Between getting married and having a son, she isn’t able to create the way she used to. She admitted that she never imagined she would win the contest, she just wanted an excuse to make herself paint again.
Creating art for as long as she can remember, Maggie comes from generations of artistically gifted people. She grew up using her grandmother’s oil paints that her mother kept around.
“My mom basically had a whole giant kit of oil paints that belonged to my grandmother, and she would let me kind of play around with it,” she said. “I’d follow along with Bob Ross in the mornings to try and paint whatever he’s painting as an elementary school kid and yeah, that’s really what sparked my love of art in the beginning.”
Maggie has a talent for seeing the artistry in others around her, referring to both her mother and her husband as artists who would not call themselves such. She possesses a strength to create but a patience to observe the brilliance in others.
“I would consider him (her husband) artistic. He doesn’t think he is, but I think he’s got a streak in him,” she said. “My mom is also sort of an artist. She claims not to be, but she is.”
In high school is when she realized her talent for art, but college is when she decided to pursue graphic design. She went to Fort Lewis College in Durango, where she was given an assignment to create a company. She decided that her dream company would be an eco-friendly clothing brand.
A Roaring Fork Valley native, she grew up in Basalt and moved back to the valley to live in Carbondale after college.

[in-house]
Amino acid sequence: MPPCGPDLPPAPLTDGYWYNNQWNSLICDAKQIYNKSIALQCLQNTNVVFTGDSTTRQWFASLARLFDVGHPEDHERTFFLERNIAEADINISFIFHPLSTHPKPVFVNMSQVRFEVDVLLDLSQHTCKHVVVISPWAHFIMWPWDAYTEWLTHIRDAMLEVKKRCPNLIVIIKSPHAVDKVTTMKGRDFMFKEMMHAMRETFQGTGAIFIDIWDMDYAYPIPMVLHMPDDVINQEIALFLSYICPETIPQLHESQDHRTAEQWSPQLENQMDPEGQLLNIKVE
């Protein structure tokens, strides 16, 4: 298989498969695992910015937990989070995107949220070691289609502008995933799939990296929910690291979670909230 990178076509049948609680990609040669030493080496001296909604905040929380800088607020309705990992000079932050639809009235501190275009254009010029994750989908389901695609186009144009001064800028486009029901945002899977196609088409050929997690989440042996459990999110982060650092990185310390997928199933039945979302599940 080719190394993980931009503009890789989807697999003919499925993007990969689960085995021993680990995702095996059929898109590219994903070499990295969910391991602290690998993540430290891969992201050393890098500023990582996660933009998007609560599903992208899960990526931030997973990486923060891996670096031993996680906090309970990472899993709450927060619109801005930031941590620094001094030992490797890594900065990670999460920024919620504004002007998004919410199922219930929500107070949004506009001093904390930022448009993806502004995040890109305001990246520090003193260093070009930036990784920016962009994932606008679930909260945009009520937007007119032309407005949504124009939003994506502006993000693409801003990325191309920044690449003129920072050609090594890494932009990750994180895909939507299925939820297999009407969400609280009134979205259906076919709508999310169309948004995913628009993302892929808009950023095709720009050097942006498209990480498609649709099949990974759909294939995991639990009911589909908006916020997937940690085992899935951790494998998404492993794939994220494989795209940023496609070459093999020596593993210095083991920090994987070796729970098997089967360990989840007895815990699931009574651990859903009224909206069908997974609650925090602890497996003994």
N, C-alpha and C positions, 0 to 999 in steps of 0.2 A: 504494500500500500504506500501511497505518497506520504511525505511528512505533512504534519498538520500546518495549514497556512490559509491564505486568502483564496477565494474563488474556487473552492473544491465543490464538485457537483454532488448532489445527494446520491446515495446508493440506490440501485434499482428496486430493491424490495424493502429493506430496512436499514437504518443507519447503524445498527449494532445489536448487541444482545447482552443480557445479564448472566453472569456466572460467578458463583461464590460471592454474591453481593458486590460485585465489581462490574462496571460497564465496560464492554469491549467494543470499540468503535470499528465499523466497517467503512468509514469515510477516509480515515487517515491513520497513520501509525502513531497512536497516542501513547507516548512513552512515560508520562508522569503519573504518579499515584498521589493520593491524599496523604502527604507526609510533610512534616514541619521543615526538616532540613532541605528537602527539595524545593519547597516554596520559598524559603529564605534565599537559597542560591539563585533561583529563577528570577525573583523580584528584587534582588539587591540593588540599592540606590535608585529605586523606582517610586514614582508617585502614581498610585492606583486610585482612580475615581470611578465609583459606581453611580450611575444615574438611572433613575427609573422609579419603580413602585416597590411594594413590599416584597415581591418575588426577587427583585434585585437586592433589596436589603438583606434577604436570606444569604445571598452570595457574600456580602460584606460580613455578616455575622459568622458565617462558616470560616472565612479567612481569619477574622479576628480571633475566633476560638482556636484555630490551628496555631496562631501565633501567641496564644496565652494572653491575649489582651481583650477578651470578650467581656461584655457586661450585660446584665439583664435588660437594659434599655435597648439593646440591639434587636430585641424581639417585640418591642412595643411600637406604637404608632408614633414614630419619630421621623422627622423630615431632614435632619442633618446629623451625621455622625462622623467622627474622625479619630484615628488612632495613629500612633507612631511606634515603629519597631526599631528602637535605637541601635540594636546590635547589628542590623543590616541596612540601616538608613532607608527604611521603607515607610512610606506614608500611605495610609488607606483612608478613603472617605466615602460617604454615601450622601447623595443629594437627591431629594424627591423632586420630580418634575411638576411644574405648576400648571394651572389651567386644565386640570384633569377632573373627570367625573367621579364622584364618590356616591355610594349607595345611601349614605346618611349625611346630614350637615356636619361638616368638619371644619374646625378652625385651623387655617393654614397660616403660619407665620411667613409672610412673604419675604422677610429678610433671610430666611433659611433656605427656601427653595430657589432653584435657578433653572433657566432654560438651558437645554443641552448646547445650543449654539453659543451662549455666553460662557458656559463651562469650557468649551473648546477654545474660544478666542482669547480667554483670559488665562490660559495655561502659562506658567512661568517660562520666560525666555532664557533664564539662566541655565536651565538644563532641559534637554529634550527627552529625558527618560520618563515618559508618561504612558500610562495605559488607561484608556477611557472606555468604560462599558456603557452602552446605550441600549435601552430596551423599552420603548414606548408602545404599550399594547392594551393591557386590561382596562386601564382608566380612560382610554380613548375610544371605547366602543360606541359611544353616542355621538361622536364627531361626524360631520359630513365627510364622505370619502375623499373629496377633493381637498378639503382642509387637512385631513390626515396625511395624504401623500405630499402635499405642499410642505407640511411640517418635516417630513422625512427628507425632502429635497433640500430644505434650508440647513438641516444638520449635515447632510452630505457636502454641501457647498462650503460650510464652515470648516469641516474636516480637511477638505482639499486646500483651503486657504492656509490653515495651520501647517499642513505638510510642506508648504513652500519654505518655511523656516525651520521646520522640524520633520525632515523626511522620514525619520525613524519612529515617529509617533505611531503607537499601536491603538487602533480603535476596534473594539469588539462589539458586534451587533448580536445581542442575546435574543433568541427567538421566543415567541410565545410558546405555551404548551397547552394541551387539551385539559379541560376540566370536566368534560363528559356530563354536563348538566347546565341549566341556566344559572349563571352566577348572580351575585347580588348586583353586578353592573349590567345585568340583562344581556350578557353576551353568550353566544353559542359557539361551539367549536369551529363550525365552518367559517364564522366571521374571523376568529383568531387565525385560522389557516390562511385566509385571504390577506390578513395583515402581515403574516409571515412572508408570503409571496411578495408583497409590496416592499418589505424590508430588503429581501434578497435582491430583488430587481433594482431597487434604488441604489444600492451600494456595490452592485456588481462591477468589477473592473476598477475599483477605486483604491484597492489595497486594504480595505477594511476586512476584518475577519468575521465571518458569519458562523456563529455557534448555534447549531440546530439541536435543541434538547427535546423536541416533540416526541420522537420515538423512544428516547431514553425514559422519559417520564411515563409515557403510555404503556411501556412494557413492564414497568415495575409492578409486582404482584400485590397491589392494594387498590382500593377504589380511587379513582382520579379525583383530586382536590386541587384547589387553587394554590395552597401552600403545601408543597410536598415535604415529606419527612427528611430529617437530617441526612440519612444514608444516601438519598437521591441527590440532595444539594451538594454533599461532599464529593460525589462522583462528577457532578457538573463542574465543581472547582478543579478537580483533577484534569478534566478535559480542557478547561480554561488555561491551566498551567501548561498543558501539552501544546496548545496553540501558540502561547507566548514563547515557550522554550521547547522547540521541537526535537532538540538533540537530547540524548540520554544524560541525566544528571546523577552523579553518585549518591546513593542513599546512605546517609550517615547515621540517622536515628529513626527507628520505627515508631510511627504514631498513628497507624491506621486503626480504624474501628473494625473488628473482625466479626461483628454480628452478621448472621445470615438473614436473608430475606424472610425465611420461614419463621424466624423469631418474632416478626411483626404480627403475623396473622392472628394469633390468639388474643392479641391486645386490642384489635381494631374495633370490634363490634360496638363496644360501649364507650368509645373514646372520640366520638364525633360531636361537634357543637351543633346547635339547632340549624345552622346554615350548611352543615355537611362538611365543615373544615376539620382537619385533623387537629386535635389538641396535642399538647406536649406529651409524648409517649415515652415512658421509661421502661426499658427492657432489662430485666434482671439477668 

“I think it’s such a fun little town, and there’s such a strong sense of community here. I really liked that the whole town really embraces the arts,” she said. “I would go to Mountain Fair every year growing up, but I never really spent any time in Carbondale other than that. It’s completely different from what I envisioned when I was younger. I think it’s a really cool, special mountain town.”
She knew she wanted to work for a clothing company to better learn the ins-and-outs of the business. She works for Live Loud T-Shirt Co. in Basalt, which turned out to offer a perfect balance between owning her own eco-friendly clothing company and working for a company with the means to produce clothing that doesn’t contradict her moral standing.
Maggie’s boss Mark Campisi is very grateful to have her around, saying she’s hardworking and amazing for the company.
“She keeps our shop running,” he said. “She is like the glue, and she’s just amazing.”
Campisi said Maggie does the research and picks the eco-friendly materials for the company, saving him a lot of time.
“She picks it out; she must spend hours going through all the different shirts,” he said. “It makes it a lot easier for me that she dives into it so much.”
Even the shirts for Mountain Fair are aimed in an eco-friendly direction.
“We try to be really conscious about not being wasteful,” she said. “Laura’s usually the one who picks out the shirts, but she primarily picks brands that are more eco-friendly.”
With a family and a new baby on the way, Maggie is happy at her job for now.
“Yeah, I think probably not in the near future. But maybe eventually I will dive back into the clothing brand. But I think for now I’m happy where I’m at,” she said.